Pope John Paul II established the Pontifical Council for Culture in 1982 because of his conviction that “the destiny of the world” hinges on “the Church’s dialogue with the cultures of our time.” Admitting that theology must be contextualized, Pope John Paul insisted that “the synthesis between culture and faith is not just a demand of culture, but also of faith. A faith which does not become culture is a faith which has not been fully received, not thoroughly thought through, not fully lived out.”7 We are not to be bound by our culture; we are to transcend it and transform it.
The old adage is true: There are two sides to every issue, but there are also two sides to a sheet of flypaper, and it makes a big difference to the fly which side he chooses. At the end of the day, we all have to make choices, and once those choices are made, we have to live with them. This was Hamlet’s difficulty – determining a course of action – as evidenced through his lines from the famous “To be or not to be” speech:
Hamlet, Act III, Scene I
What the young Prince of Denmark is saying is that he waffles back and forth. He fluctuates between two options and cannot decide on a course of action. By not making a choice, he, in fact, chooses badly. In any area, this is true: no decision is a decision to remain in the status quo, to shirk an opportunity for growth, to make ourselves and our image of God a little bit smaller.
Good decisions require accurately processed information. Technology has made it relatively easy to gather information. Computers crunch data and give it to us in digestible bits, but the human mind must still analyze that data and make the decisions. Because Solomon knew that leaders must make good decisions, he urged them to attain wisdom and mental discipline and to understand words of insight:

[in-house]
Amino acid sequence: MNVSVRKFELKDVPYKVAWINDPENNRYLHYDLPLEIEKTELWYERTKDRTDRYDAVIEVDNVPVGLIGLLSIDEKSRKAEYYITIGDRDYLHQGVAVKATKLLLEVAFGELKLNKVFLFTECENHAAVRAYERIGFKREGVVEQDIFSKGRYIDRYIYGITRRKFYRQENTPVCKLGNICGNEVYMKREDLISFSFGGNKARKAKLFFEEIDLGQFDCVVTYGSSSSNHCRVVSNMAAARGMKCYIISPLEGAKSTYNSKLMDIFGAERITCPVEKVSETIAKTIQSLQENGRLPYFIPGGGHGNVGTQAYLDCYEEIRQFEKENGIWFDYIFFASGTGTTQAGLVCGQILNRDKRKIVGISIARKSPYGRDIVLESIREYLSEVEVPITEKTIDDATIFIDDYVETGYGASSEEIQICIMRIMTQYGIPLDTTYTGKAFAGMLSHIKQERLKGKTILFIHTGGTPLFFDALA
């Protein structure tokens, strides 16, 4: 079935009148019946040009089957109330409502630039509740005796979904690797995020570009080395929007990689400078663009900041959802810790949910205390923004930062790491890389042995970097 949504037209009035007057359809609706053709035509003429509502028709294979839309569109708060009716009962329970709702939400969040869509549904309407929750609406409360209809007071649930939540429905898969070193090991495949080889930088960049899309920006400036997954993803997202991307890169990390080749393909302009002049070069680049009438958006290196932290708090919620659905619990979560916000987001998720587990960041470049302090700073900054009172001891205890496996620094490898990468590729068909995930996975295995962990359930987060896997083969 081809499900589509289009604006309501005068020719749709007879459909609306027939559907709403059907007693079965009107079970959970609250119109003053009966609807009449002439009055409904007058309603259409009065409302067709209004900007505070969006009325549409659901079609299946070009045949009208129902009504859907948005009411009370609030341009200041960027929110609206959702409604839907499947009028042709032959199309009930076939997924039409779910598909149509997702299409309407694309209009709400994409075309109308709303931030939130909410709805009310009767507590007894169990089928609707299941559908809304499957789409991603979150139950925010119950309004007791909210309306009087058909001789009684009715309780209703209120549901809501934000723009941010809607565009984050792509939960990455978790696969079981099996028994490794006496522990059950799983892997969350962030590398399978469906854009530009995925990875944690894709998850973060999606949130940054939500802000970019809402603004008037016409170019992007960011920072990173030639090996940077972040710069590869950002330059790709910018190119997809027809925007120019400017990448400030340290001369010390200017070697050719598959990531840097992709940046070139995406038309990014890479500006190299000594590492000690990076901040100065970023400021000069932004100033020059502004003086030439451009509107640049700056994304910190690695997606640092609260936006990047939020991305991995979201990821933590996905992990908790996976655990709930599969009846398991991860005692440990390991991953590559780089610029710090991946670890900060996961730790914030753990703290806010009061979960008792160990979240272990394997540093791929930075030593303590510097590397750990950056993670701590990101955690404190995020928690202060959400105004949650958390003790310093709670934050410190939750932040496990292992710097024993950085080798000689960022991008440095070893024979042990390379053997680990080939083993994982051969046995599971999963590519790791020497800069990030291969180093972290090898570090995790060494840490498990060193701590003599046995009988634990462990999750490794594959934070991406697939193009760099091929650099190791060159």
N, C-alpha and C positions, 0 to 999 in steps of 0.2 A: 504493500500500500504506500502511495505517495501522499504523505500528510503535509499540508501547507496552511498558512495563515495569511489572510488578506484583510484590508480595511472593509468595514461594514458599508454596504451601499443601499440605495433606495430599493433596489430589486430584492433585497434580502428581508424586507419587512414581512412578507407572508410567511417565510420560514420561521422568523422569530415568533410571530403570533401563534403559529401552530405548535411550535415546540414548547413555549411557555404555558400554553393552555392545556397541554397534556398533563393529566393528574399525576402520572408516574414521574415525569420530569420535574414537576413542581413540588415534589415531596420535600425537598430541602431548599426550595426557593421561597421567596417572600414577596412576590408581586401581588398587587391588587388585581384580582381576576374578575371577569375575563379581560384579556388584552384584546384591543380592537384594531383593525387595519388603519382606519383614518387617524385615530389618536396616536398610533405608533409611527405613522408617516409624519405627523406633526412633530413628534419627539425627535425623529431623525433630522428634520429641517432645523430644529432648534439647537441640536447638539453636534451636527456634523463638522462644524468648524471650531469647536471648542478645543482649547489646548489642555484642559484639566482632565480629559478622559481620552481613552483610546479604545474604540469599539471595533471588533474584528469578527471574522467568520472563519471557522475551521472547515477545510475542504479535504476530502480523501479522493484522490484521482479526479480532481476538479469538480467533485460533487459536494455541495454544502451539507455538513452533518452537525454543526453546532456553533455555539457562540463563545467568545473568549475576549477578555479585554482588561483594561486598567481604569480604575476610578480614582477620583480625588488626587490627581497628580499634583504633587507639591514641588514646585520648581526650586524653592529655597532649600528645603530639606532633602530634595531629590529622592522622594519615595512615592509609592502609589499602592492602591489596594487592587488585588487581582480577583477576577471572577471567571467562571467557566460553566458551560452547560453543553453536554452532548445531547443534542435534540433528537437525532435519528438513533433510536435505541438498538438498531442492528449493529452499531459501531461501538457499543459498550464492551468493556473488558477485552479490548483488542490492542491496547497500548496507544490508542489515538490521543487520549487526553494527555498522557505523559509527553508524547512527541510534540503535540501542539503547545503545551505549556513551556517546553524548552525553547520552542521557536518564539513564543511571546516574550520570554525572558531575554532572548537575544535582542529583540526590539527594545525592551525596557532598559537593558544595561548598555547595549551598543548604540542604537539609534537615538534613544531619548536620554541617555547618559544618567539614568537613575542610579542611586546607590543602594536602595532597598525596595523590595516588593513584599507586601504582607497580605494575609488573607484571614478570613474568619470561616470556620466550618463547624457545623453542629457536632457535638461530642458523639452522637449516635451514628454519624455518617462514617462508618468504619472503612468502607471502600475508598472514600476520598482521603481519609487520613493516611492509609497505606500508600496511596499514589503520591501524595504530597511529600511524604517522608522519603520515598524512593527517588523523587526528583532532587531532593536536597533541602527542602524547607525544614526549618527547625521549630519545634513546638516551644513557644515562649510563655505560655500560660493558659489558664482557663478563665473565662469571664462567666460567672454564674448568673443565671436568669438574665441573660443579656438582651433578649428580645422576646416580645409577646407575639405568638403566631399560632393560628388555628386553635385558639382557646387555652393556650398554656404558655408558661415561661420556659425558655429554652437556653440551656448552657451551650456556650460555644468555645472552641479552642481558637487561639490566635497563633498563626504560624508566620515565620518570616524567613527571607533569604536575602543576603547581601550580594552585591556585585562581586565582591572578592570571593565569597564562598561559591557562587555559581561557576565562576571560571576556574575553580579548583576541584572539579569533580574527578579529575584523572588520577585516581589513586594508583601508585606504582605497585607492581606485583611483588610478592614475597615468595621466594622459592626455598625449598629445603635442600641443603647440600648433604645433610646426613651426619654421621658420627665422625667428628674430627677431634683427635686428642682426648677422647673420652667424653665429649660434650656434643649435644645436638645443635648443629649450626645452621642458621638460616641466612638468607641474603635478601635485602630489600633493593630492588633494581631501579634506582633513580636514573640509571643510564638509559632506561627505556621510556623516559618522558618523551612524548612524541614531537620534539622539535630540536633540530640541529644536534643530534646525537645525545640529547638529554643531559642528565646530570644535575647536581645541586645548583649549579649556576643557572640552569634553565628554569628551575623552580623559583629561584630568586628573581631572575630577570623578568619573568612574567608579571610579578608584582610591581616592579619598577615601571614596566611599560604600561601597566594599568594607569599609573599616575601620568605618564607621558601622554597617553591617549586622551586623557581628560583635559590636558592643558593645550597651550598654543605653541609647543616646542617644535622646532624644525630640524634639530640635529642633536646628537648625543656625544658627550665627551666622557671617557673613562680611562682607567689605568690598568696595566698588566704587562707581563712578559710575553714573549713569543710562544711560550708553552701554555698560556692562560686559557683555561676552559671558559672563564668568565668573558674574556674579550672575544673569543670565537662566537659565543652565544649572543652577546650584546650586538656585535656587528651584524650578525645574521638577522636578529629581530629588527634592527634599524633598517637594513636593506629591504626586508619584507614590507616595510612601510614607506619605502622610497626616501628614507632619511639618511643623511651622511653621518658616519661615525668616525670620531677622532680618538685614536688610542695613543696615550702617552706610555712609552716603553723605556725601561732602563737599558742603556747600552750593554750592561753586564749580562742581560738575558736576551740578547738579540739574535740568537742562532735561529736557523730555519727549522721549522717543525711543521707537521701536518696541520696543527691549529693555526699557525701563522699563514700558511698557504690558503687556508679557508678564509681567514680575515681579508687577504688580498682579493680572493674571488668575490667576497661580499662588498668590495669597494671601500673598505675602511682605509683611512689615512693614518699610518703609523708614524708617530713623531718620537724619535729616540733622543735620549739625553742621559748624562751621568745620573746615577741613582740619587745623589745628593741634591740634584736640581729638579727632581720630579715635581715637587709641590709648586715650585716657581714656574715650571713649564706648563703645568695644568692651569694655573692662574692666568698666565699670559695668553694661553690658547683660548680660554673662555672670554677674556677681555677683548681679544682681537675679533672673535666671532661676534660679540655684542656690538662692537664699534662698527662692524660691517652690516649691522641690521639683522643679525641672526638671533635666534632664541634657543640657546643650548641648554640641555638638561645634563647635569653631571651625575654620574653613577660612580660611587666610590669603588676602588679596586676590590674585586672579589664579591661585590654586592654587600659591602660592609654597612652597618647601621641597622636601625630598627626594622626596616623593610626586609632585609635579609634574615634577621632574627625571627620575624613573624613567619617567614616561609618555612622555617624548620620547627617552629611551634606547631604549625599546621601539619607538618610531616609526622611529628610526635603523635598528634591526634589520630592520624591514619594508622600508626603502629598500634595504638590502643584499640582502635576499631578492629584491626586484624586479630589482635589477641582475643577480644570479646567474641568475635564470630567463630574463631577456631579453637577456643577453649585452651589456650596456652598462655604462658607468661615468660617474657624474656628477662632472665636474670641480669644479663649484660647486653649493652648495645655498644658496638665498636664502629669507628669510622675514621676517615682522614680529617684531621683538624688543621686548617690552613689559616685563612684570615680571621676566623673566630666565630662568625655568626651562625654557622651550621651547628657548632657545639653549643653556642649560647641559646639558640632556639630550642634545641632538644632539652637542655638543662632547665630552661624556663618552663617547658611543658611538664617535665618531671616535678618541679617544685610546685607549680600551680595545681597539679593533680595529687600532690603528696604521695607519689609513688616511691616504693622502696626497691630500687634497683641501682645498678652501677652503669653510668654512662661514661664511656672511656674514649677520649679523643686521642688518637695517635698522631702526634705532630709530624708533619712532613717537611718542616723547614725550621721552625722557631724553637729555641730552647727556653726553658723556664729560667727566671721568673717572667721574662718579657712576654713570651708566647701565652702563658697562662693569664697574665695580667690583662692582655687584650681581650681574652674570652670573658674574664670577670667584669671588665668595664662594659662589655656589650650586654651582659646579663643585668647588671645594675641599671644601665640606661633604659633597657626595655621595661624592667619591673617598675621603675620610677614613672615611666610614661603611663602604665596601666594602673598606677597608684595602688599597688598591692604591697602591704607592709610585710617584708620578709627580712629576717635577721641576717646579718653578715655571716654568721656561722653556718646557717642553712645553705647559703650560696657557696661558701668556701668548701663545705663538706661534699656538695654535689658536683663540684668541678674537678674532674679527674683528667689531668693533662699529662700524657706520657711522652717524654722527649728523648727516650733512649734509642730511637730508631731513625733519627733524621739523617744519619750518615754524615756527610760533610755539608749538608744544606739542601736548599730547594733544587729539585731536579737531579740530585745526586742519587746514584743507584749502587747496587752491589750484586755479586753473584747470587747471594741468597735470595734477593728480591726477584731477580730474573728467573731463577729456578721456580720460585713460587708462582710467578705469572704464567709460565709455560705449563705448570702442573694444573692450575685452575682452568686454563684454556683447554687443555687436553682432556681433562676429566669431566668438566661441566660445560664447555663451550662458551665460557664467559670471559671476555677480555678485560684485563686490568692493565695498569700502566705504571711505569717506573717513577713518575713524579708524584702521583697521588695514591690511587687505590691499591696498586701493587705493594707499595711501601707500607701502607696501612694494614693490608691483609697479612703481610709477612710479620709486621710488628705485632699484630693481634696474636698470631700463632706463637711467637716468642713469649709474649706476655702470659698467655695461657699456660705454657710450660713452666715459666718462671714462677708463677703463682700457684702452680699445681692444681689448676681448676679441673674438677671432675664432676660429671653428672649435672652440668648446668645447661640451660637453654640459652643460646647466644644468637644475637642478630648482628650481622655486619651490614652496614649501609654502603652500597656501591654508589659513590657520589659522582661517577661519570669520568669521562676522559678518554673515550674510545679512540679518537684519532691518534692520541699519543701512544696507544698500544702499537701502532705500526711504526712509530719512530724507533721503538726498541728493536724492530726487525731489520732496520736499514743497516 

The proverbs of Solomon son of David, king of Israel: for attaining wisdom and discipline; for understanding words of insight; for acquiring a disciplined and prudent life, doing what is right and just and fair; for giving prudence to the simple, knowledge and discretion to the young – let the wise listen and add to their learning, and let the discerning get guidance – for understanding proverbs and parables, the sayings and riddles of the wise.
In an age in which computer technology helps us to gather and analyze incredible amounts of data, the pithy bits of wisdom found in the ancient book of Proverbs are more important than ever. Decision makers must understand complicated matters, but they also need God’s perspective in deciding how to act. The book of Proverbs helps us do just that.
A leader must develop a disciplined and prudent character so that he or she will do what is right and just and fair. The rub comes when the leader doesn’t know what is just and right and fair – or when any conceivable decision appears unjust, wrong and unfair. That’s why Solomon cautioned that the unsophisticated need prudence. The young need knowledge and discretion. In fact, everyone needs to foster learning and seek guidance on a daily basis.